- “11. Resolves that the refugees wishing to return to their homes and live at peace with their neighbours should be permitted to do so at the earliest practicable date, and that compensation should be paid for the property of those choosing not to return and for loss of or damage to property which, under principles of international law or in equity, should be made good by the Governments or authorities responsible;
- Instructs the Conciliation Commission to facilitate the repatriation, resettlement and economic and social rehabilitation of the refugees and the payment of compensation, and to maintain close relations with the Director of the United Nations Relief for Palestine Refugees and, through him, with the appropriate organs and agencies of the United Nations;”
It is clear that Paragraph 11 dealt with larger political issues of the sort that a mediator or conciliation commission would normally consider in their attempts to end a conflict. It is equally clear that these are issues that should be unconnected to an emergency fund that was established to provide assistance to refugees. Accordingly, the earliest resolutions that dealt with UNRWA prominently stated that its function was “without prejudice” to Paragraph 11; UNRWA’s mission was a separate matter that was not intended to have any bearing on Paragraph 11.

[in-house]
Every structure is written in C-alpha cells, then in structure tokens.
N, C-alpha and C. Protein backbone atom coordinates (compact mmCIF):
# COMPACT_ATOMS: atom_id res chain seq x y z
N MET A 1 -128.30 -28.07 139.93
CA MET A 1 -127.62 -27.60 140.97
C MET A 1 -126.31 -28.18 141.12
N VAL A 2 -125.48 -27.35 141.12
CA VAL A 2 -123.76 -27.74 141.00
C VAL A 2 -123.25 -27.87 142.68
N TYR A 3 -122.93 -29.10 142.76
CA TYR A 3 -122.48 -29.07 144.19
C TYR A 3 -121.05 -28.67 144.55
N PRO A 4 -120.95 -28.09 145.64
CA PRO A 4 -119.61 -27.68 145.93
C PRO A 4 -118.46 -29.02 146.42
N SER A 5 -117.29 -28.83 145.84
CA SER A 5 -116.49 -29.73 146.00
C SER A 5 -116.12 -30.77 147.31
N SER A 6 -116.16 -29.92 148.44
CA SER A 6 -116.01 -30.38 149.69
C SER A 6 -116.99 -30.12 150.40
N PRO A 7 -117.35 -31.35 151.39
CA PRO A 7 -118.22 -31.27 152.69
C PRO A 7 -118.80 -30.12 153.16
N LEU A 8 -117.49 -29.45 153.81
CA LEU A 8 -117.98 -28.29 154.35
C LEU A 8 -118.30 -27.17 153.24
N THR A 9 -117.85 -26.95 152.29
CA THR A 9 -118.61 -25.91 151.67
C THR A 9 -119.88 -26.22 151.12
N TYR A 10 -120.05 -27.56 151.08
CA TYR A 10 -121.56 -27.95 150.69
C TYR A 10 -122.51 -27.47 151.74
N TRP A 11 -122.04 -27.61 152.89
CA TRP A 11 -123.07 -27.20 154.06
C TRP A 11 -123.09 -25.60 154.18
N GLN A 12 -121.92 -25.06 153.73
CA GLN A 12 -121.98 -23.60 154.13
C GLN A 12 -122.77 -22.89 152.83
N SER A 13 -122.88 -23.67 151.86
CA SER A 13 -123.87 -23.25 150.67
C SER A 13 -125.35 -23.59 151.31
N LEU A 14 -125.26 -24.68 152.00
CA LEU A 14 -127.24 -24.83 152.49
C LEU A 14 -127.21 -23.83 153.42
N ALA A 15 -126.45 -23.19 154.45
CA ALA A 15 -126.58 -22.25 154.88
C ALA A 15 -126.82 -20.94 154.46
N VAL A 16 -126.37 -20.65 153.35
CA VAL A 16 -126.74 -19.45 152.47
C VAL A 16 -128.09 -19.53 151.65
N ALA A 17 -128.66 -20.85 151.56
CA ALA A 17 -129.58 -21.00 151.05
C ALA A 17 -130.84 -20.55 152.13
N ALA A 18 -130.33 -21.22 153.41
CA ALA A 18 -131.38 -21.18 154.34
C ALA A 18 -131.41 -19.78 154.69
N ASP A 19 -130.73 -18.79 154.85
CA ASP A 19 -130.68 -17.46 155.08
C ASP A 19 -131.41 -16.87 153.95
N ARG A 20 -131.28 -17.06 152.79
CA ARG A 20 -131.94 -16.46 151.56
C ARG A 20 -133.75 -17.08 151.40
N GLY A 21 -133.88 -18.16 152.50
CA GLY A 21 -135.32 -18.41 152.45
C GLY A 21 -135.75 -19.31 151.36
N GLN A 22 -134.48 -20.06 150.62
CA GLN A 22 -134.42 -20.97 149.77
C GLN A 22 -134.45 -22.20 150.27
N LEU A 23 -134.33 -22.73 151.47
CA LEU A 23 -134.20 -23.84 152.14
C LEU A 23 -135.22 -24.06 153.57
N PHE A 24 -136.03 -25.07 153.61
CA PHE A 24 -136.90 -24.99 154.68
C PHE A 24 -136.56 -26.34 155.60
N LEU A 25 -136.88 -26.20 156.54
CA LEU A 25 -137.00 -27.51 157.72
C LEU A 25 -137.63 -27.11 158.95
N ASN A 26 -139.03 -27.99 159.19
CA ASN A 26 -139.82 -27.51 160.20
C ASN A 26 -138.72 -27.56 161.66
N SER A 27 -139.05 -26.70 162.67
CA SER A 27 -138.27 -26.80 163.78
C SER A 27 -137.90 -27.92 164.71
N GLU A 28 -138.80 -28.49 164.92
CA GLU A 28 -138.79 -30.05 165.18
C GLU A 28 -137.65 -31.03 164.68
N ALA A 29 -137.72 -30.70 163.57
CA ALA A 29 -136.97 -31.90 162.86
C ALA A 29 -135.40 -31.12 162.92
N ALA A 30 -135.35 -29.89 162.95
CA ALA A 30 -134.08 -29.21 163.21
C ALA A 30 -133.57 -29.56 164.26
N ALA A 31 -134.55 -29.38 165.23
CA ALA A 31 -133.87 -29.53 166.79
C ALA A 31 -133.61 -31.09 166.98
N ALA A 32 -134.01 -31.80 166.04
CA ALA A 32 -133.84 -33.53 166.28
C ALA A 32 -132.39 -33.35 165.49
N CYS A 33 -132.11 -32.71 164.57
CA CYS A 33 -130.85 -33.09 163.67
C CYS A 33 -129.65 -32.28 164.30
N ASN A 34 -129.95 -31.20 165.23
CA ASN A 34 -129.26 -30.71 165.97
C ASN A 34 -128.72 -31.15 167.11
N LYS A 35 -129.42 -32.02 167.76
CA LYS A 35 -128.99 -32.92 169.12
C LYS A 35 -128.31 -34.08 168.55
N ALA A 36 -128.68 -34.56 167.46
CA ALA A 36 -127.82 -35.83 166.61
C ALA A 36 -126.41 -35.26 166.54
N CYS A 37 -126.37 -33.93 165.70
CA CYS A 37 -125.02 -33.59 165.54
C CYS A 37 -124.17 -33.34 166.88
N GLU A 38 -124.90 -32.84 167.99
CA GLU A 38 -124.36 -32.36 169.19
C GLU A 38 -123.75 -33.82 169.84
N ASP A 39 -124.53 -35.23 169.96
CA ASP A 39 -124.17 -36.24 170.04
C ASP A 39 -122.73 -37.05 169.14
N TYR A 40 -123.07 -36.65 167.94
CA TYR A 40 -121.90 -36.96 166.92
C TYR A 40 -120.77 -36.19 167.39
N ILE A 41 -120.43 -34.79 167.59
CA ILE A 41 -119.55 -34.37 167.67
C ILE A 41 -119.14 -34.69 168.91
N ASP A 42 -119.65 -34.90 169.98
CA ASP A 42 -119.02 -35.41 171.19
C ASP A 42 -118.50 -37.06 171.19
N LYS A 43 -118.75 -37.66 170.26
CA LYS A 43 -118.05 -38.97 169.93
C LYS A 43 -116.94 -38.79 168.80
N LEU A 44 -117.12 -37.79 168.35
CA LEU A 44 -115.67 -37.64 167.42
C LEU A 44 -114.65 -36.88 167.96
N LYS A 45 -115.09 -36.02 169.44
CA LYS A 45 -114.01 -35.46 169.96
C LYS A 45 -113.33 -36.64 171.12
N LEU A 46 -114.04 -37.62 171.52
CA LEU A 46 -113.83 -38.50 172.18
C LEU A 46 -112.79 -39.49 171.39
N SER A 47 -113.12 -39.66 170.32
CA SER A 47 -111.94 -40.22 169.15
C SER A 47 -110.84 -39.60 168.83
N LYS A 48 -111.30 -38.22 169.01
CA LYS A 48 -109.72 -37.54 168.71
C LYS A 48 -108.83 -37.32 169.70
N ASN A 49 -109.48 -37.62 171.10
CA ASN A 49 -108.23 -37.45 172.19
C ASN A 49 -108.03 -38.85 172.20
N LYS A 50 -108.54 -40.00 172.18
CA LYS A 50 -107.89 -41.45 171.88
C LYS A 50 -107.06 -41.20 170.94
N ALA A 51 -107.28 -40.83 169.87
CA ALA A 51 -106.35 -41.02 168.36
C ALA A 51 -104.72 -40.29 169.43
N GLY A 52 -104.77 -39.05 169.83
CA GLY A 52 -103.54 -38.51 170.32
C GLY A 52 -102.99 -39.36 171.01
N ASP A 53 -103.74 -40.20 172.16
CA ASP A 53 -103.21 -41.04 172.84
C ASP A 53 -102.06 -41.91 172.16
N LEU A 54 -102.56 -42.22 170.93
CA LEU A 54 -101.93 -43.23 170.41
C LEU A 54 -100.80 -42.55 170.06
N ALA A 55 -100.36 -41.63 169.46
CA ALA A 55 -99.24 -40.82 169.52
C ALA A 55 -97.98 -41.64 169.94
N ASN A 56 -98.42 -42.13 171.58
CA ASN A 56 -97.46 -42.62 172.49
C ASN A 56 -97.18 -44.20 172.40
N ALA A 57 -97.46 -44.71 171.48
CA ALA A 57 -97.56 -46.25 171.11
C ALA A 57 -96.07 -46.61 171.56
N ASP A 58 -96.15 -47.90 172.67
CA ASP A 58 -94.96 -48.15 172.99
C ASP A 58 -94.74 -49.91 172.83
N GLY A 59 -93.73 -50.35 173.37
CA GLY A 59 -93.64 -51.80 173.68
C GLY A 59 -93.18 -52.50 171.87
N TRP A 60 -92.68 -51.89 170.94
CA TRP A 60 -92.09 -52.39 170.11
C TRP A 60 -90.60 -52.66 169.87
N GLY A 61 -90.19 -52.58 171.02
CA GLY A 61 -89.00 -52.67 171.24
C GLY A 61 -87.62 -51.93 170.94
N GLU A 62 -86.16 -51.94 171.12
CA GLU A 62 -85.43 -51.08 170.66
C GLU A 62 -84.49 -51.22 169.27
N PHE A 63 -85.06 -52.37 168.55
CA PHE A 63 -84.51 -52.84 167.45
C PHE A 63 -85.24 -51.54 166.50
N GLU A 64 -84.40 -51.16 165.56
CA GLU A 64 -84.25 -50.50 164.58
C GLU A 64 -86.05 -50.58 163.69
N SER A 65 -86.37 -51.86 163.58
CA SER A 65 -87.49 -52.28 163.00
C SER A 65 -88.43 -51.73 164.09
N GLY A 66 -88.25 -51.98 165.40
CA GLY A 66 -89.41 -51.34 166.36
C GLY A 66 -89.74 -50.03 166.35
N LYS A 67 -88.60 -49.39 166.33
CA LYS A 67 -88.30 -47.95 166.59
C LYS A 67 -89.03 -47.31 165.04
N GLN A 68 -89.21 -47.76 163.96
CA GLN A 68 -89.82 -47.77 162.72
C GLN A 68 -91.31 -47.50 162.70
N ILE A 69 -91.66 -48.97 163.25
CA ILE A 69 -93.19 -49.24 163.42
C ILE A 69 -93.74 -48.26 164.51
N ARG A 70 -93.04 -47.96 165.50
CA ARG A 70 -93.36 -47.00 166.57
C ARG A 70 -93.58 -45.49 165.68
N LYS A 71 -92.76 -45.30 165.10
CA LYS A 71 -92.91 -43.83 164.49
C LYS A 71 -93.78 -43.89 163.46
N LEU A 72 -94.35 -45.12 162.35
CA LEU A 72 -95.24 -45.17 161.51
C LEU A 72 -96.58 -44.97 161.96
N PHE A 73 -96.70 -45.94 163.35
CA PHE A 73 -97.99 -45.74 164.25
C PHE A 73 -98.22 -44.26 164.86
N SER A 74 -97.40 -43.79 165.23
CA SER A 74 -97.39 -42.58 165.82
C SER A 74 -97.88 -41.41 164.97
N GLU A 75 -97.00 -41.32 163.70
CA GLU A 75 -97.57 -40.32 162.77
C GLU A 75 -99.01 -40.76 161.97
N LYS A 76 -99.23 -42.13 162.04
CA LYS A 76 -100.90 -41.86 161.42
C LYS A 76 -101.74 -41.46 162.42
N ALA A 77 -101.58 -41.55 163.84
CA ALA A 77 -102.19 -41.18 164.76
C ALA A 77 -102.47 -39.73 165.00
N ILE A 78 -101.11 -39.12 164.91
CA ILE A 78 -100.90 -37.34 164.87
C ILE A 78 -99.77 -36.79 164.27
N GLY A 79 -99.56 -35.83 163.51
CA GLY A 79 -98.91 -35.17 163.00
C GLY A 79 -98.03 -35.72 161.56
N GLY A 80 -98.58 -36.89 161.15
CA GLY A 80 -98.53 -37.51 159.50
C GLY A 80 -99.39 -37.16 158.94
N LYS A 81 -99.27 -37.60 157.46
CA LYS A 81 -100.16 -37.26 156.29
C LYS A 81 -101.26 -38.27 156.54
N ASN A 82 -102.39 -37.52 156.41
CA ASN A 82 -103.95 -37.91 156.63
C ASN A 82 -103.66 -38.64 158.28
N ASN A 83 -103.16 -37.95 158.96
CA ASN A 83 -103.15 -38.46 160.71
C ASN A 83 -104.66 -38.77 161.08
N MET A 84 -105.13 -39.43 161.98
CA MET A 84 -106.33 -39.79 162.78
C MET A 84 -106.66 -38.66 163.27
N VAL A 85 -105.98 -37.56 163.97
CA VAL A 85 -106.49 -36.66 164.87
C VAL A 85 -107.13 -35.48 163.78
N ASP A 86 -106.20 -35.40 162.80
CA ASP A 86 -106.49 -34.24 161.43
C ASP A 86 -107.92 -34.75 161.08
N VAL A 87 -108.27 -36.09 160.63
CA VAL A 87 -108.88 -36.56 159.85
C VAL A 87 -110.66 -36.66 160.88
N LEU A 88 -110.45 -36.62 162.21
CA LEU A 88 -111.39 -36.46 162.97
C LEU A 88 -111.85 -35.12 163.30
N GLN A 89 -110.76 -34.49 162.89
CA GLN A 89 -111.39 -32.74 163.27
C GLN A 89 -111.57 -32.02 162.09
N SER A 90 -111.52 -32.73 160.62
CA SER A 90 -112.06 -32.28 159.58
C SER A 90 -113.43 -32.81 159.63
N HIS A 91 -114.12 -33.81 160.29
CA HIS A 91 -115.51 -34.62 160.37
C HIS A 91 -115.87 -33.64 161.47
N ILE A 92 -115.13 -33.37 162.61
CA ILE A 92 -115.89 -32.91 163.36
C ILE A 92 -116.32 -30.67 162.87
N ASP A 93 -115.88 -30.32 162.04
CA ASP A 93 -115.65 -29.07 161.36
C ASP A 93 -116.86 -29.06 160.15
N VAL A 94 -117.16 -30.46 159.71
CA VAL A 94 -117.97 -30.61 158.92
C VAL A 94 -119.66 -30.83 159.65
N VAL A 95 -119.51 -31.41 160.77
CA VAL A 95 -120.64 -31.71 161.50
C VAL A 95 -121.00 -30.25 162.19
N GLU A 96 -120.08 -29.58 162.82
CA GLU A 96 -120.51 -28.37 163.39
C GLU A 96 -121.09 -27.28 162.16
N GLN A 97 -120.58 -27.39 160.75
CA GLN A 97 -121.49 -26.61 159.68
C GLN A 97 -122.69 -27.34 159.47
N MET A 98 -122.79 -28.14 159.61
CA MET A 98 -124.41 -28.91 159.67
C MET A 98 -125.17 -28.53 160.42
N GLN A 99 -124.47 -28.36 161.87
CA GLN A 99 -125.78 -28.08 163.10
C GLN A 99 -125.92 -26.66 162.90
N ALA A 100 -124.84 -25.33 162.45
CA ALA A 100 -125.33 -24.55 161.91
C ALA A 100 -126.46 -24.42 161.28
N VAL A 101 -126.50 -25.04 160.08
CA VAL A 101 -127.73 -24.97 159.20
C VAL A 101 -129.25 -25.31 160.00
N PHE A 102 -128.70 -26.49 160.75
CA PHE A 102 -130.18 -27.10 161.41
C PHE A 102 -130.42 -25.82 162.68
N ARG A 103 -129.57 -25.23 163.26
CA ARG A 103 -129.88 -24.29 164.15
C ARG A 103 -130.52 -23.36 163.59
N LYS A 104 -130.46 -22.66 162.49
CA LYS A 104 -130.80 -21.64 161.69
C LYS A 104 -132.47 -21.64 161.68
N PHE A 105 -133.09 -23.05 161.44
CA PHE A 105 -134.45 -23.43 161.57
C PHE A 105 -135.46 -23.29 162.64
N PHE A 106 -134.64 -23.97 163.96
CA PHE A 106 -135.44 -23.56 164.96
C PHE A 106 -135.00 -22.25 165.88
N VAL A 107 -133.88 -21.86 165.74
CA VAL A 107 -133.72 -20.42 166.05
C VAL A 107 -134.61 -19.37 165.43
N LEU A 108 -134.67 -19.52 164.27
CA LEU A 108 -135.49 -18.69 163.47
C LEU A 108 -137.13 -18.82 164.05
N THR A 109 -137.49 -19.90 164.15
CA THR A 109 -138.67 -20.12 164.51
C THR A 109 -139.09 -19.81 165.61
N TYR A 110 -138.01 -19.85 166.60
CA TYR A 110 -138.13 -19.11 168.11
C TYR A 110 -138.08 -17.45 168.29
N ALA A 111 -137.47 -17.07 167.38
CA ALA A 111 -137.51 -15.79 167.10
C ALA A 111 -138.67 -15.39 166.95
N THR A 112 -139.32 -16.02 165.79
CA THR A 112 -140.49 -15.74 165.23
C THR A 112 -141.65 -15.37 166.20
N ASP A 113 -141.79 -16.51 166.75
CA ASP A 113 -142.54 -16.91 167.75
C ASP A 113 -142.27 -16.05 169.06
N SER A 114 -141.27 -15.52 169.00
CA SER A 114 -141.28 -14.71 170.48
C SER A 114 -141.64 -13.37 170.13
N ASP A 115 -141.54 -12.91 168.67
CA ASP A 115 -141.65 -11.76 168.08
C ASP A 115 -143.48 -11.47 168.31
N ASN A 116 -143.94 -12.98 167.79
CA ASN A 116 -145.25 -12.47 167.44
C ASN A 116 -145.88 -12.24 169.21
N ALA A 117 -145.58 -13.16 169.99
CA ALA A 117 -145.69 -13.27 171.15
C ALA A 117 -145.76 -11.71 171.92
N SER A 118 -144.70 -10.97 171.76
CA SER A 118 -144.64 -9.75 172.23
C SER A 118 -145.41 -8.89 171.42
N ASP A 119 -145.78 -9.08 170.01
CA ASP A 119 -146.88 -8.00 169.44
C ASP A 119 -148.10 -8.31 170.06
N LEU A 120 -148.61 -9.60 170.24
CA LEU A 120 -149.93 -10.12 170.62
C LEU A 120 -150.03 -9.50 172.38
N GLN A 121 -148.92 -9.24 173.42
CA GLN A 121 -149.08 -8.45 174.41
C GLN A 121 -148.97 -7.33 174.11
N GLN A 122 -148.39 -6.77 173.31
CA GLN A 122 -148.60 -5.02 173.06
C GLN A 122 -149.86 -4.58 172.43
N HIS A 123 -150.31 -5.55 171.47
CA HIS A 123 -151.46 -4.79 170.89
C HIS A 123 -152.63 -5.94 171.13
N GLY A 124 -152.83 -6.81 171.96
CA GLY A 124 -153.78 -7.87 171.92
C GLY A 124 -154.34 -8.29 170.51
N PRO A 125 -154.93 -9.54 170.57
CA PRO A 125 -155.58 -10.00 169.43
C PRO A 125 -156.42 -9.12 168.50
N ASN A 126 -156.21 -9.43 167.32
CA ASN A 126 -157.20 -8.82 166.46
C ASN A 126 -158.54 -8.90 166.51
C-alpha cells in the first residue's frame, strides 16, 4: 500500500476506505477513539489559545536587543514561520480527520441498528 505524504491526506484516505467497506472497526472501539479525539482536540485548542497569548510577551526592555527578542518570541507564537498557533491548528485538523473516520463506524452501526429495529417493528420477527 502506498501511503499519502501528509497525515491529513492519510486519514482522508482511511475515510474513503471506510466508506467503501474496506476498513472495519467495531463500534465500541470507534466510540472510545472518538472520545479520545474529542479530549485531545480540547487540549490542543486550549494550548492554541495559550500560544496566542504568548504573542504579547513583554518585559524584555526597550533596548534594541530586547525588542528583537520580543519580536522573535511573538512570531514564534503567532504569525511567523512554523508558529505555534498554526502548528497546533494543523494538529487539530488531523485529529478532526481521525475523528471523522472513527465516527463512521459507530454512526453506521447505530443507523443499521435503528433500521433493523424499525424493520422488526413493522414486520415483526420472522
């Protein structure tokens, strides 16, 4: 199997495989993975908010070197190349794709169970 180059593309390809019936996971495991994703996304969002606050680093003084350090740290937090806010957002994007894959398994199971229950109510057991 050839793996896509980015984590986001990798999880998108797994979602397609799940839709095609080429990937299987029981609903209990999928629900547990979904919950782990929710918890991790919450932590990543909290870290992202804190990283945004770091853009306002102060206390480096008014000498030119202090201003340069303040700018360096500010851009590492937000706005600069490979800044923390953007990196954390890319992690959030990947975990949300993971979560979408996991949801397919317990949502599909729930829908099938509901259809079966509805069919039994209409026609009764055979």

By 1954, however, Paragraph 11 started playing a pivotal role. That year’s Resolution 818 (IX), entitled “Report of the Director of the United Nations Relief and Works Agency for Palestine Refugees in the Near East,” began by noting the director of UNRWA’s annual report, followed it by noting “that repatriation or compensation of the refugees, as provided for in paragraph 11 of resolution 194 (III), has not been effected and that the situation of the refugees continues to be a matter of grave concern,” and then requested that UNRWA not only continue to consult with the Conciliation Commission “in the best interest of their respective tasks” but to do so “with particular reference to paragraph 11 of resolution 194 (III).”